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Author Topic: Why don't we feel the centrifugal force caused by the Earth orbiting the Sun?  (Read 8709 times)

Offline agalashan

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Why do we not feel the effect of centrifugal force caused by the orbit of the Earth around the Sun making us heavier during the day by pulling us towards the Earth and less at night by pulling us away from the Earth?
« Last Edit: 06/02/2013 23:48:27 by JP »


 

Offline waytogo

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Nice question and what about the Earth itself?
 

Offline RD

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Why do we not feel the effect of centrifugal force caused by the orbit of the Earth around the Sun making us heavier during the day by pulling us towards the Earth and less at night by pulling us away from the Earth?

For a 70Kg person the force is equivalent to approximately 0.000000000000000024 times Earth's gravitational pull at its surface (g),  i.e. completely negligible : for the 70Kg person the force is approximately 30 millionths of the weight of a head hair , (do you notice the weight loss when a hair falls from your head ?).

[ someone should double-check my maths as it's 2:30am ...  http://www.calctool.org/CALC/phys/newtonian/centrifugal ]


Nice question and what about the Earth itself?

What about it ?
« Last Edit: 07/02/2013 02:33:21 by RD »
 

Offline CliffordK

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If you consider the gravitational pull of the sun experienced at the Earth, it is about 6mm/s2, compared to 9.8 m/s2 from the Earth.  It is small due to the distance we are from the sun, about 150 million km.

If the Earth was just hanging in one place in space, this would still be quite noticeable. 

However, the Earth is in orbit around the sun.  I.E, the Earth is in constant freefall towards the sun, and the centrifugal (force to follow a straight line), and the centripetal (force of gravity from the sun) balance out.

Consider if you were in a space ship in orbit around the Earth (or around the sun).  The space ship is constantly falling towards the Earth, compensated by the space ship moving forward.  The gravity, say in Low Earth orbit is nearly the same as on the surface of Earth (about 9 m/s2), however, one experiences it as Zero-G since both the occupants and the space ship are falling at the same rate.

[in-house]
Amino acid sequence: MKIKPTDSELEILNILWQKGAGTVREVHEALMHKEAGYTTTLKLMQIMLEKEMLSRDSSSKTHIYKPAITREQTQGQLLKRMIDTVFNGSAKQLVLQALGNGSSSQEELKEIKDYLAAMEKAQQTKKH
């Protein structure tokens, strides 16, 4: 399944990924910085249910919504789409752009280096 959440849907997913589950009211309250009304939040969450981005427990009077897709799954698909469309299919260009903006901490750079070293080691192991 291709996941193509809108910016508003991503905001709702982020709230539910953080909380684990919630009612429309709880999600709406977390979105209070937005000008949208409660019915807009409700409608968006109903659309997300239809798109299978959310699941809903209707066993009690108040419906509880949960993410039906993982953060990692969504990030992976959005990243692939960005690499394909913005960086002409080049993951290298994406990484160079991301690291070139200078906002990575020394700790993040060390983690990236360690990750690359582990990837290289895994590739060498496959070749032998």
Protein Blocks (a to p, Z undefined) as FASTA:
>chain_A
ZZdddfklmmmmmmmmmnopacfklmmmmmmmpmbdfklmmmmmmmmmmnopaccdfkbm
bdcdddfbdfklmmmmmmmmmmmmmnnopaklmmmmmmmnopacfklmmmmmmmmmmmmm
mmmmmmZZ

Likewise, one would expect the Earth, and all the people on it to be in free fall with respect to the sun, and have the experience of zero-G (centrifugal and centripetal forces balance) with respect to the sun (of course, one still has the Earth's gravity).

We do, however, experience slight solar tides on Earth.  So you would expect your weight to decrease at noon and midnight and increase at 6AM & 6PM.  But, as Evan mentioned, it is less than the weight of a hair.  And, of course, the solar tides are less than the lunar tides.

So, if the Earth is in zero-G freefall with respect to the sun, what actually causes the tides.?

I think it is that the sun side of the Earth actually is traveling a shorter distance around the sun, and thus is traveling too slow to orbit, and thus stuff there is a tendency to fall towards the sun.  Or, you could consider it as being closer to the sun, and thus experiencing a slightly higher gravity from the sun than the middle of the earth, and thus slightly lighter.

On the opposite side, it is traveling a longer distance, and thus traveling faster than the orbit.  Likewise, there would be a tendency to move away from the sun.  Or, you could consider it as being farther from the sun, so the far side of the Earth experiences slightly less gravity from the sun than the middle of the Earth.

Regardless, while tides are noticeable when moving bodies of water over a mile deep, and covering vast ares of the Earth, they are generally insignificant when considering the weight of the human body.
 

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